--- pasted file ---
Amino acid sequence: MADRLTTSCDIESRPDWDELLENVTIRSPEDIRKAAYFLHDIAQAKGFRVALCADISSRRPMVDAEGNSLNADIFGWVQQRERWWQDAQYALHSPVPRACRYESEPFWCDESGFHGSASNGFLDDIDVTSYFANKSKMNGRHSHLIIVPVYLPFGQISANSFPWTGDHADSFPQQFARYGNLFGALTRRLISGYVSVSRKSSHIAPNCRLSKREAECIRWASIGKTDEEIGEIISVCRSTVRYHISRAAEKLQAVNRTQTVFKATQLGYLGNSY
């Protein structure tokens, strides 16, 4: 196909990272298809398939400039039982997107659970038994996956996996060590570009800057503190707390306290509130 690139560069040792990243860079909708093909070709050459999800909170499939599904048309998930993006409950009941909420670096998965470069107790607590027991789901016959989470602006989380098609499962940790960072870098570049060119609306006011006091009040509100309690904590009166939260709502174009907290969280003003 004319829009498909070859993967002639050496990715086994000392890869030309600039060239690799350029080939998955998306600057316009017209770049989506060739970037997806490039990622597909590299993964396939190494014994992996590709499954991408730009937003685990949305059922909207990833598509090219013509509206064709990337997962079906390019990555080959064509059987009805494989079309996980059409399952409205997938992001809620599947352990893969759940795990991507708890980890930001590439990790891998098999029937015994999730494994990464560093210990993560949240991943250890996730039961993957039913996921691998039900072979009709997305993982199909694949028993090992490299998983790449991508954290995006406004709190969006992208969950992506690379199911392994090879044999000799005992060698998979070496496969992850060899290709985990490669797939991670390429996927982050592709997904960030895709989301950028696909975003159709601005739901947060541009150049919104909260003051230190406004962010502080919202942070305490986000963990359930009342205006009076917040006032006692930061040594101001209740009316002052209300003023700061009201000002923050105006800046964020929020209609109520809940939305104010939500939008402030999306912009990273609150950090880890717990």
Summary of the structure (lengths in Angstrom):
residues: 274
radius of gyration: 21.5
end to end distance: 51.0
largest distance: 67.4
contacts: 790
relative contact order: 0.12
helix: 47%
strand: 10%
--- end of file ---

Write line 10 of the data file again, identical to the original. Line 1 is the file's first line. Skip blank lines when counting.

helix: 47%